Canadian Stonehenge? No, it's Khronos.

Canadian Stonehenge? No, it’s Khronos.

But Khronos isn’t the only work of art in the garden. In fact, there are sculptures, topiaries, and painted Adirondack chairs dotted throughout the space.

The is art waiting to be discovered in every corner of the Botanical Garden

The is art waiting to be discovered in every corner of the Botanical Garden
This buffalo may look hairy, but he's entirely plant-based.

This buffalo may look hairy, but he’s entirely plant-based.
Mr. Canoehead! (*Canadian 80s Pop-culture reference)

Mr. Canoehead! (*Canadian 80s Pop-culture reference)

Our favourite stop was at a sunlit, circular pavilion near the river. This building is the summer workshop of sculptor Luc Cyr. Cyr has a warm smile, talented hands, and is a real character. His humour shines through in his carvings, many of them caricatures of people he knows, local celebrities, and imaginings from his creative mind. In addition to selling at the Botanical Garden, Cyr’s work is also featured on the bottles of Edmundston’s craft beer, Petit Sault. (More on that in a future article!).

Luc Cyr, sculptor extraordinaire!

Luc Cyr, sculptor extraordinaire!

Cyr even did a hasty carving of Andrew; the likeness is uncanny.

Andrew and mini Andrew

Andrew and mini Andrew

I could have easily spent the entire day exploring, discovering, and relaxing in this beautiful place. If I lived in Edmundston (not at all a bad prospect), I wouldn’t hesitate to buy a season pass.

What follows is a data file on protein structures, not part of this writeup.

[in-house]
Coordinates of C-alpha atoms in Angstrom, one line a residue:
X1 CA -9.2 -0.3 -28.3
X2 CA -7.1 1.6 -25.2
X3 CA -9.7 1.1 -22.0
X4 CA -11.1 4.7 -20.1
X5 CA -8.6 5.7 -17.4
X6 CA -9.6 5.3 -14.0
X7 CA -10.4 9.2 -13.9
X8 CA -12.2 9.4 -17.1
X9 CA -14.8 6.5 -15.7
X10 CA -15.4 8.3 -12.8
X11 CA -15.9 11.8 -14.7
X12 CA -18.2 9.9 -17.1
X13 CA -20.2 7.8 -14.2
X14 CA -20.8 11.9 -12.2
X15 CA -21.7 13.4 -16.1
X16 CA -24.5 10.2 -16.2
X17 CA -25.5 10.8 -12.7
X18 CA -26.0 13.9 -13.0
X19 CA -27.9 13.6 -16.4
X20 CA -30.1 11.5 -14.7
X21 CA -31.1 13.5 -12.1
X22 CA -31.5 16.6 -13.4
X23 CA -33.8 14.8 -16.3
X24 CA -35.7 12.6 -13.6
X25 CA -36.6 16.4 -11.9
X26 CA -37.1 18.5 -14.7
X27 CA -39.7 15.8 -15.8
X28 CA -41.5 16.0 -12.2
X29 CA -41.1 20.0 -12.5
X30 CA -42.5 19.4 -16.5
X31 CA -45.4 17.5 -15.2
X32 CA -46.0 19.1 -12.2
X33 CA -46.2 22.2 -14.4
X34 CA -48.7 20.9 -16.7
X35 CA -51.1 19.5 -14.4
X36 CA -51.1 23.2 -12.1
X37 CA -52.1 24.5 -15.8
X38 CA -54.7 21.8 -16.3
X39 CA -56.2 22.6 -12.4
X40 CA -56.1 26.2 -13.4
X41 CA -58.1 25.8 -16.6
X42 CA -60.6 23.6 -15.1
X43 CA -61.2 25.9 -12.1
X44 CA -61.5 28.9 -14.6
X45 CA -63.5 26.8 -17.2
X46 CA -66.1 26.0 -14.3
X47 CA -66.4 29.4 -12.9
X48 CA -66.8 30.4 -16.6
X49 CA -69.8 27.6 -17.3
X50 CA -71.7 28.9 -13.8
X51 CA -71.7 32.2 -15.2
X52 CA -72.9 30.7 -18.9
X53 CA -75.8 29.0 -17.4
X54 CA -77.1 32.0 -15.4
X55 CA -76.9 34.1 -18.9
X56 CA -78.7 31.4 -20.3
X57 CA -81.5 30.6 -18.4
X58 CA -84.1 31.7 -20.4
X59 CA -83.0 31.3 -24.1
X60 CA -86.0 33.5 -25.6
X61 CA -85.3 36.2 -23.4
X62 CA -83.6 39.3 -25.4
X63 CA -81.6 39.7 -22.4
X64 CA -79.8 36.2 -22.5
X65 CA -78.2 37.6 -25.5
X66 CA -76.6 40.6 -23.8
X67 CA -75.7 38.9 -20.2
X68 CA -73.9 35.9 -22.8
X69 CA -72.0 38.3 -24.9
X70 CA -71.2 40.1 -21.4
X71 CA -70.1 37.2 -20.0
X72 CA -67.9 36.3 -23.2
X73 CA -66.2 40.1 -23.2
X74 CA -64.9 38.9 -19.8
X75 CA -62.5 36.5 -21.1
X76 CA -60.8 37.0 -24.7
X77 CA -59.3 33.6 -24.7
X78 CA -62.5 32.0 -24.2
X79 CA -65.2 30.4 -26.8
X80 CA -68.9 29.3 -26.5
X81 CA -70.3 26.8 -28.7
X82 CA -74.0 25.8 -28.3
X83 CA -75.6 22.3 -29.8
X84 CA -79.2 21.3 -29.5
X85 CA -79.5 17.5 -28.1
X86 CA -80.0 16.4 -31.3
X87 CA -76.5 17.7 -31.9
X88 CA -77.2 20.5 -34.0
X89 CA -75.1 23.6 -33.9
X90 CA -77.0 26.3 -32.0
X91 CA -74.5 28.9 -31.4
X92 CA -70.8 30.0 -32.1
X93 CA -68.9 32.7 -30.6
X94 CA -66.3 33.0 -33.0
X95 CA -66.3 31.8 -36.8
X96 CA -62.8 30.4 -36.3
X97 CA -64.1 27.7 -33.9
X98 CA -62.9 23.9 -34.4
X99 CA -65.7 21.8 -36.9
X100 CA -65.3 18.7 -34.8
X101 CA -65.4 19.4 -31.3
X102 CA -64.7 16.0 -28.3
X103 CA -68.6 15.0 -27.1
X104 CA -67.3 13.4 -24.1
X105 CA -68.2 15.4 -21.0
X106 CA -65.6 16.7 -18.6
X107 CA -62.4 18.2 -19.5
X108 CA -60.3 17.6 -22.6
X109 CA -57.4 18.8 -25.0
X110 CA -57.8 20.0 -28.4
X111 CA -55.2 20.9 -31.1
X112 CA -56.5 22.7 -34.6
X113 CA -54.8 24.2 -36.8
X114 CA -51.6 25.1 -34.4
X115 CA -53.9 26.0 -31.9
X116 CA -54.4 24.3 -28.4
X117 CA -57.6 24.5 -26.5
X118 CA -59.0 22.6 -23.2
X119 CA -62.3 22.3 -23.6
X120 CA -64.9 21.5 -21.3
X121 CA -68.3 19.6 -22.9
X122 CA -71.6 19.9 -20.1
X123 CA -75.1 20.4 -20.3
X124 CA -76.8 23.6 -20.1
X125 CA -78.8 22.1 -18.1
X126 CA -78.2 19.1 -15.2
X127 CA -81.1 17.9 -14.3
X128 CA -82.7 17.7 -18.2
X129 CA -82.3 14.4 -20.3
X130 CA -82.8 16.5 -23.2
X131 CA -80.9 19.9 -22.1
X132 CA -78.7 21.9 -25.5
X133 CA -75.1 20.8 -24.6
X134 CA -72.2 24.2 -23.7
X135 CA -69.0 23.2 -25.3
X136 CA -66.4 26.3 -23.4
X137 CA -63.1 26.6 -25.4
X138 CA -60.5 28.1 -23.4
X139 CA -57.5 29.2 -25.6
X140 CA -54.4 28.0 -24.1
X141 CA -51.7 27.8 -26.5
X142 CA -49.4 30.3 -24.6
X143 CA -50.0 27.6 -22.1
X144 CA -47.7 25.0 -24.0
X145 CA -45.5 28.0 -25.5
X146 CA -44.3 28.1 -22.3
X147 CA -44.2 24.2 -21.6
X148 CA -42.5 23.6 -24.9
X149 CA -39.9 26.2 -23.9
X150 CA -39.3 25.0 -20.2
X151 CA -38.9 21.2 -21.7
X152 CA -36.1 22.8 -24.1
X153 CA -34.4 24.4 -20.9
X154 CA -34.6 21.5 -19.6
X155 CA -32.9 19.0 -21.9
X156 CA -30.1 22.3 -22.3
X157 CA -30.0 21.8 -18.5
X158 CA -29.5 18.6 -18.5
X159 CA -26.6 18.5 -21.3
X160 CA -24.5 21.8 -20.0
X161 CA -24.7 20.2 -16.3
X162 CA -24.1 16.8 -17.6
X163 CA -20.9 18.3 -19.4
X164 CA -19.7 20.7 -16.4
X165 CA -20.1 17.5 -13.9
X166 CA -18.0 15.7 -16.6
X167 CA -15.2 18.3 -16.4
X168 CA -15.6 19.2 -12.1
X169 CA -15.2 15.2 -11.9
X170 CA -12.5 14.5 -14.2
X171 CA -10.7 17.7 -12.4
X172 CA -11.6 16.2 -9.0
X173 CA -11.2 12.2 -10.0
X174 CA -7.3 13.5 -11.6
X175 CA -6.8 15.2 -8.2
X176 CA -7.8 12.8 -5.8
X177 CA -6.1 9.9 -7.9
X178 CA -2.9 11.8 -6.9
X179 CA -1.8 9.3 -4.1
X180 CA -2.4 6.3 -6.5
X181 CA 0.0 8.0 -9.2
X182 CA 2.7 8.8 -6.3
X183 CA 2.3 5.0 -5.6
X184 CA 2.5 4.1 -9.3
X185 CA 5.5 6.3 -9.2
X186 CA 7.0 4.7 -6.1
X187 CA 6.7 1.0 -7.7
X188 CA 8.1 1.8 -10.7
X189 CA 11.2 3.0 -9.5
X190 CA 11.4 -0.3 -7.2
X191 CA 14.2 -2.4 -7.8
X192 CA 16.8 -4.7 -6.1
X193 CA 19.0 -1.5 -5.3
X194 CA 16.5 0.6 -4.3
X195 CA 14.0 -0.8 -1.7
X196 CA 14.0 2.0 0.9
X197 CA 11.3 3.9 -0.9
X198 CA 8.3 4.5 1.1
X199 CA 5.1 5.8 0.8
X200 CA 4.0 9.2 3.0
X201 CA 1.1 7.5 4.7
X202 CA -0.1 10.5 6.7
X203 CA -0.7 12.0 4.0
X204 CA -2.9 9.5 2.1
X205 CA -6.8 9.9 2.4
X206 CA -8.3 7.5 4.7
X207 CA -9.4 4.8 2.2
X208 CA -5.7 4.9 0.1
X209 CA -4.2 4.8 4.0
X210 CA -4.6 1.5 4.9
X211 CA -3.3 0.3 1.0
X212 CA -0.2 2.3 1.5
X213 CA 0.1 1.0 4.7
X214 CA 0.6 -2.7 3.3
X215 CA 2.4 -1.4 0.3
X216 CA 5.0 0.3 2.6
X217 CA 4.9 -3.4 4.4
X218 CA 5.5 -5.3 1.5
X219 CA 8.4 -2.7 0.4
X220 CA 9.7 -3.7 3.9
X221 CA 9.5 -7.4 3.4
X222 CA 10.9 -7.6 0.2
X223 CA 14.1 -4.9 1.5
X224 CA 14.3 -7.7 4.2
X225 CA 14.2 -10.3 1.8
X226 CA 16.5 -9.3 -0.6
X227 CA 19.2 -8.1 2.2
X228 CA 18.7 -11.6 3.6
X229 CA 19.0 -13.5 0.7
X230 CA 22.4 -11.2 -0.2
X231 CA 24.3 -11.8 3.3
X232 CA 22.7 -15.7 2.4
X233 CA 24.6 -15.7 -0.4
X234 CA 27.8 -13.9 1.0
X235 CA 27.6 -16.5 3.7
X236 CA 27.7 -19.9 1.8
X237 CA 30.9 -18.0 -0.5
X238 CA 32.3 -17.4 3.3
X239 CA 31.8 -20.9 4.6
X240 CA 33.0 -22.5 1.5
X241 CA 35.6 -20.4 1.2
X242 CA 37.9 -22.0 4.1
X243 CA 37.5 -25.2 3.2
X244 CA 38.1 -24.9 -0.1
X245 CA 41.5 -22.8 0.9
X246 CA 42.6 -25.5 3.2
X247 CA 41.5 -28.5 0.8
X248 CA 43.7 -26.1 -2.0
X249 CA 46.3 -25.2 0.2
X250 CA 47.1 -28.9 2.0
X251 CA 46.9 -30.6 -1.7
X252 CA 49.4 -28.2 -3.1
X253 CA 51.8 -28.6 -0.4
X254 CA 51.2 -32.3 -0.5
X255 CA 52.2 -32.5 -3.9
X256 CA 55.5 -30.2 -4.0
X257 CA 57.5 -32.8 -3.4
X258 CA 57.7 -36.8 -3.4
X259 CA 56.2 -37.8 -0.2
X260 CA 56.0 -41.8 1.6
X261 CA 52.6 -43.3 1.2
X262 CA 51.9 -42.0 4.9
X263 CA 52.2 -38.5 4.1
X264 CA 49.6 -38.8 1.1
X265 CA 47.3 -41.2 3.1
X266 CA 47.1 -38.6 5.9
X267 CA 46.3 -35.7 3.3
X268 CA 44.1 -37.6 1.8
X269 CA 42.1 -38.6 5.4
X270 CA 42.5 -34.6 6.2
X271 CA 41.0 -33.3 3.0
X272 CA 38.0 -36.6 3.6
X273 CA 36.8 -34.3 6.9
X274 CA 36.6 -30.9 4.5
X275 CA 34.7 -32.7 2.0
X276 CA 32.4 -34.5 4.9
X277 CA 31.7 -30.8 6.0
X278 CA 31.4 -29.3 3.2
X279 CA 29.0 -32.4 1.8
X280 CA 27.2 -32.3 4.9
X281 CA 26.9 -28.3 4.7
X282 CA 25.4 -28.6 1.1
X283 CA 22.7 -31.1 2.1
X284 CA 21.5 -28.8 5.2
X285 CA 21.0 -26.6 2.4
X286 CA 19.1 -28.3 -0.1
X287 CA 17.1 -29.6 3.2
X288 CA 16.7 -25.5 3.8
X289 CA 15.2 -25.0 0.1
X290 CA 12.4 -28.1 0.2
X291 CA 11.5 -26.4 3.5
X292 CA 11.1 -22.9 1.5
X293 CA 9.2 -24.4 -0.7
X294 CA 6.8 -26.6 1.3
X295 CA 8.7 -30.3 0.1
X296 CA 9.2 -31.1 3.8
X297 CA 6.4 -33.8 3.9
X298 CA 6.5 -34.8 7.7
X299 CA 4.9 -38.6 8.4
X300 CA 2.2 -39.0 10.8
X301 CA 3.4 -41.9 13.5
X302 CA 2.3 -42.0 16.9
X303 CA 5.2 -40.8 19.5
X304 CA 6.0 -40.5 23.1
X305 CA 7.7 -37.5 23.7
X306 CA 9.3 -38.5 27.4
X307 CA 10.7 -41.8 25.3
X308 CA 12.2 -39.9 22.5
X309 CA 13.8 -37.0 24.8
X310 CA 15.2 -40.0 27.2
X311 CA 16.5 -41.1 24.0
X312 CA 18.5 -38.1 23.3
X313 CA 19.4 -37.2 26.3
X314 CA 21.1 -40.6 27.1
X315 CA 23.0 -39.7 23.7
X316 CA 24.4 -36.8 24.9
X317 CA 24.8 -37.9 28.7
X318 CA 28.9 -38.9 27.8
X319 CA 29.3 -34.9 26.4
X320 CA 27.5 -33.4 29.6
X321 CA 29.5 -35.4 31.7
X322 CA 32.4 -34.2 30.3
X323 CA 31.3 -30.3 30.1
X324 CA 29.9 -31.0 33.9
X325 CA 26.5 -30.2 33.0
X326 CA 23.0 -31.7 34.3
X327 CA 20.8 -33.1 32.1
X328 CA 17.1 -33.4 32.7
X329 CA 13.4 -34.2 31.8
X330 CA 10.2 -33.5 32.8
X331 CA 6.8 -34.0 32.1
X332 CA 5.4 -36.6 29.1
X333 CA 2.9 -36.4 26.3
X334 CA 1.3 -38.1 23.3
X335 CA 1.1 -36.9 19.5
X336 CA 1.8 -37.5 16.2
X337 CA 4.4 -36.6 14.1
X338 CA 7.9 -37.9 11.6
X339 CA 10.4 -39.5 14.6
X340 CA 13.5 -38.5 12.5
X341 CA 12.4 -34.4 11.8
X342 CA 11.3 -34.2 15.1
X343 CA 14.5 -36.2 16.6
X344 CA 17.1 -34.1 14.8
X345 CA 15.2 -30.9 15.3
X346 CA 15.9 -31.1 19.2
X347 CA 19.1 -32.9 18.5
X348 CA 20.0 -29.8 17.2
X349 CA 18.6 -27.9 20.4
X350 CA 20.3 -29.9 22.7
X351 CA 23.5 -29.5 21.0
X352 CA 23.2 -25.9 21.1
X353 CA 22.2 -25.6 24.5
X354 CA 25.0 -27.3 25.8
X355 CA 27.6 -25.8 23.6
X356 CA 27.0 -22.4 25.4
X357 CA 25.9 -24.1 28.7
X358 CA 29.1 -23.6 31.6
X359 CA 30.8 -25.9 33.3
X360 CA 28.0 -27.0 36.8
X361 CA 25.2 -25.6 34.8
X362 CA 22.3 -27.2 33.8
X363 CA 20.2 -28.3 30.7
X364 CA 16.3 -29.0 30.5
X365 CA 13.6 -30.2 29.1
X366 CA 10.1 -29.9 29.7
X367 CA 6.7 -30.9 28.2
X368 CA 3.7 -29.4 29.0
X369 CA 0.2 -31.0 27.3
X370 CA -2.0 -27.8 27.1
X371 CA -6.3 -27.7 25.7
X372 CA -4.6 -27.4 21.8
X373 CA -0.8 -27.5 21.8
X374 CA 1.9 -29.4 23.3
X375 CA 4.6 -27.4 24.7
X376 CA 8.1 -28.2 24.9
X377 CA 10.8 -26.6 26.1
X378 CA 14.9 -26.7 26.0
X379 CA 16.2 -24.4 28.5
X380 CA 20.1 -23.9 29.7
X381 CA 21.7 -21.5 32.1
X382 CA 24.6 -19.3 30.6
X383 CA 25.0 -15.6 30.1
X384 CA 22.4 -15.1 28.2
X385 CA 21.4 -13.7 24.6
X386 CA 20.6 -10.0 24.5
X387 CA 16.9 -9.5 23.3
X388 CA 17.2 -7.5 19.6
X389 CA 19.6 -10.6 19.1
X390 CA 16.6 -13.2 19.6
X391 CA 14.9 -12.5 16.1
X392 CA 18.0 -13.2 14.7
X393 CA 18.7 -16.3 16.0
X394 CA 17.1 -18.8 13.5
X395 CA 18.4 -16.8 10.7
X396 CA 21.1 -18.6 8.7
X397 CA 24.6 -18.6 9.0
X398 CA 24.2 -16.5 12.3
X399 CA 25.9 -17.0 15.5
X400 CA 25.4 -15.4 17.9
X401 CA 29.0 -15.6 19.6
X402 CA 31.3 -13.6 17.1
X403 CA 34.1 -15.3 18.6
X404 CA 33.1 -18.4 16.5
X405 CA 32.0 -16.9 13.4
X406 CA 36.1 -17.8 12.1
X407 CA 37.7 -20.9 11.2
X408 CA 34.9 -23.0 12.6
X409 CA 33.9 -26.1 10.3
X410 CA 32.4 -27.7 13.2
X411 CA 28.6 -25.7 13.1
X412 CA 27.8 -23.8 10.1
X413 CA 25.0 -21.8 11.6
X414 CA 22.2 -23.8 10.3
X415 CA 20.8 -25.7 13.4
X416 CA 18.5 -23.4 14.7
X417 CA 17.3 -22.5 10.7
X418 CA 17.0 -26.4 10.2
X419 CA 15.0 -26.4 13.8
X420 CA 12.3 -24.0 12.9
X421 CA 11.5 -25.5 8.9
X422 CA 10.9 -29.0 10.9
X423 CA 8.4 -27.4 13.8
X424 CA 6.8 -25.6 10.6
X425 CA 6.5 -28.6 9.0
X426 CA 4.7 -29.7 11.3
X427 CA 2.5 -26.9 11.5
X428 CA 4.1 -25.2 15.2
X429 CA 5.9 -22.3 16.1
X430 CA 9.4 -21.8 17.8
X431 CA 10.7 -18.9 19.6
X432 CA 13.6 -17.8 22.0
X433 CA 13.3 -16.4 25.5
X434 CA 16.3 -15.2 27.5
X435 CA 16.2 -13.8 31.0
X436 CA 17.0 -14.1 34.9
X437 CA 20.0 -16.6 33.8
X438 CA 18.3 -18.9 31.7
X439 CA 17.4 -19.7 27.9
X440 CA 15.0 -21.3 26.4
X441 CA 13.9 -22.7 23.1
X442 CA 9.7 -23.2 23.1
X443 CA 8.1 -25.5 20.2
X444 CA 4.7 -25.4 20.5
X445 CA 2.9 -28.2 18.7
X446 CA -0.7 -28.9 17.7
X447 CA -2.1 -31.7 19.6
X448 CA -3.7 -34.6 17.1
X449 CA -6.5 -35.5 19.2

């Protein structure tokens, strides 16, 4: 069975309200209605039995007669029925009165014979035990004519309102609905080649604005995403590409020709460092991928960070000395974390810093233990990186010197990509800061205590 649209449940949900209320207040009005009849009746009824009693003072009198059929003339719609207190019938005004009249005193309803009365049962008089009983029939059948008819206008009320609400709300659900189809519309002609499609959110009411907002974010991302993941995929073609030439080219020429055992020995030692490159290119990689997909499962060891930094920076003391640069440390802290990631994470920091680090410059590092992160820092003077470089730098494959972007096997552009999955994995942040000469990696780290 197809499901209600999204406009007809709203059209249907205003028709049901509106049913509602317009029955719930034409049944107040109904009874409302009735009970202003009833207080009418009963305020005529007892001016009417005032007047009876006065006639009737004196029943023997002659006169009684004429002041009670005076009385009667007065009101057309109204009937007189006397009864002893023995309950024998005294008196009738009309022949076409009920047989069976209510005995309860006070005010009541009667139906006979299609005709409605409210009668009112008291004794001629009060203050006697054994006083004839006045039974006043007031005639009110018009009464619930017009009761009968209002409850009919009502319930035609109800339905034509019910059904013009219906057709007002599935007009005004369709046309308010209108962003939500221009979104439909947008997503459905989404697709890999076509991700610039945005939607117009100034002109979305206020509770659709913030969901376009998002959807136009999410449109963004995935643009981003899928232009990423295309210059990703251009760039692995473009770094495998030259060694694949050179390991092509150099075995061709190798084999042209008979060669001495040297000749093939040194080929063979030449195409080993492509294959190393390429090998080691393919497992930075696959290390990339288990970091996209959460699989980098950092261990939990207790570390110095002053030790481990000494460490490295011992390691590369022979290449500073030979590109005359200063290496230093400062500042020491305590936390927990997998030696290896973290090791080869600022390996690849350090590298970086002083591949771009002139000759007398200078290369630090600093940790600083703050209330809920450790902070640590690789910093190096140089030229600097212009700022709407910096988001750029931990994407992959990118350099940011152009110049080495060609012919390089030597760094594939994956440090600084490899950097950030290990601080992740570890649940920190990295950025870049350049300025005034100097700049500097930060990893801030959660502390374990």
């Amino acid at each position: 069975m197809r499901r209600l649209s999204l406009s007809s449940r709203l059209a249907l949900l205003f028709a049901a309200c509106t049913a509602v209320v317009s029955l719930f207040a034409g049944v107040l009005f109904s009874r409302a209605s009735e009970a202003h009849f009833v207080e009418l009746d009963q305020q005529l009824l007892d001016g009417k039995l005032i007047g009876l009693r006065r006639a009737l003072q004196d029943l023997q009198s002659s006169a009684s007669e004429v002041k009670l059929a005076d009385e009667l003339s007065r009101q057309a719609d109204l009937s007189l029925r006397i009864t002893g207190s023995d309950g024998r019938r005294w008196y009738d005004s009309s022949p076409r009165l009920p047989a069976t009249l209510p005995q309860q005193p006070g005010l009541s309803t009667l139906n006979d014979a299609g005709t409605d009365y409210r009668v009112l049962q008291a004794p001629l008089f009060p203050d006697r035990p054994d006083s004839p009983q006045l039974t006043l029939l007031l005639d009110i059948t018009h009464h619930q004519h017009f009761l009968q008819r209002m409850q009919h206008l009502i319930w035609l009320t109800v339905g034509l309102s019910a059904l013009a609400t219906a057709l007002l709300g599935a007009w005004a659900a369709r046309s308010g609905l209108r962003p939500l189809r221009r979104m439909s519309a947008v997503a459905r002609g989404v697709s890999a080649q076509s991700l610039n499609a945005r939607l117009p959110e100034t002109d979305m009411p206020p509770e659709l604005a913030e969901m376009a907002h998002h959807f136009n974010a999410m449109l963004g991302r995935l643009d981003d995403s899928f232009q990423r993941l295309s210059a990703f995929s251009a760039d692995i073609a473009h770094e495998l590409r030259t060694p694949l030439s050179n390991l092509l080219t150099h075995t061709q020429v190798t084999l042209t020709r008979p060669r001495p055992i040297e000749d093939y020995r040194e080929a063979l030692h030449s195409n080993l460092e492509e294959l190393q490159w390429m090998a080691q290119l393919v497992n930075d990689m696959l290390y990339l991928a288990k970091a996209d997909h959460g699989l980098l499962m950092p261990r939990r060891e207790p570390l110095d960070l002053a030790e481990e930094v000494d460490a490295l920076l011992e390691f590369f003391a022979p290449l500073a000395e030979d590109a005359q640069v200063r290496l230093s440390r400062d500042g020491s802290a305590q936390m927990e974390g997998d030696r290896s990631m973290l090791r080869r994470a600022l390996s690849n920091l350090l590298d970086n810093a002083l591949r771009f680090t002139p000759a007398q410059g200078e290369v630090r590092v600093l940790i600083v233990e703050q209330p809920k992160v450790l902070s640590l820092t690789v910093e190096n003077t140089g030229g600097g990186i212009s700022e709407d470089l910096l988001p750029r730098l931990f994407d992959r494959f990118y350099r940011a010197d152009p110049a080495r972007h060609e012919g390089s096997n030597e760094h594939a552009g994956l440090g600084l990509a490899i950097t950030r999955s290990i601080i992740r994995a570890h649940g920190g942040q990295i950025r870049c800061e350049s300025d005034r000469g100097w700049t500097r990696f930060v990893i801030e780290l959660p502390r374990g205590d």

I could stay all day at the New Brunswick Botanical Garden, in Edmundston

I could stay all day at the New Brunswick Botanical Garden, in Edmundston

The garden is open from May to September, with a special opening on the first weekend of October for the Grande Grouille, a fall festival with evening openings to show off more than 2000 carved pumpkins. This event is definitely on our bucket list!

The New Brunswick Botanical Garden is a must-visit if you are in Edmundston, or indeed the province. Stay tuned for plenty more highlights from Edmundston, a little gem of New Brunswick.

We’d like to extend our thanks to Tourisme Edmundston for hosting us in the area and allowing us to share this hidden gem with you. As always, all opinions are ours alone.

The New Brunswick Botanical Garden, in Edmundston, Canada

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Alison

Alison

Big Cheese at CheeseWeb
Alison Cornford-Matheson is a Canadian freelance writer and travel photographer and the founder of Cheeseweb.eu. She is the author of The Foodie Guide to Brussels: Local Tips for Restaurants, Shops, Hotels, and Activities. Alison landed in Belgium in 2005 and, over the years, has become passionate about slow and sustainable travel, in Europe and beyond. She loves to discover hidden gems - be they museums, shops, restaurants, castles, gardens or landscapes, and share them through her words and photos. She has visited 45 countries and is currently slow travelling through North America in an RV, with her husband, Andrew, and two well-travelled cats. You can also follow her work on Google+
Alison
Cheese + Goats = My personal heaven. We discover an oasis in the cheese desert. https://t.co/Os8U86UEiX - 4 days ago

4 comments

  1. Comment by Tracey

    Tracey Reply September 29, 2016 at 16:55

    Gorgeous! It would be fun to see it in the fall with all the pumpkins as well. 🙂

    • Comment by Alison

      Alison

      Alison Reply September 29, 2016 at 20:40

      Yes! We’d love to check out the autumn festival too.

  2. Comment by Ficko

    Ficko Reply October 5, 2016 at 06:43

    Hi Alison, it is stunning. I like its butterfly on the plate and great portrait of Andrew and his duplicate.

    • Comment by Alison

      Alison

      Alison Reply October 5, 2016 at 12:41

      Thanks Ficko. It is a beautiful garden.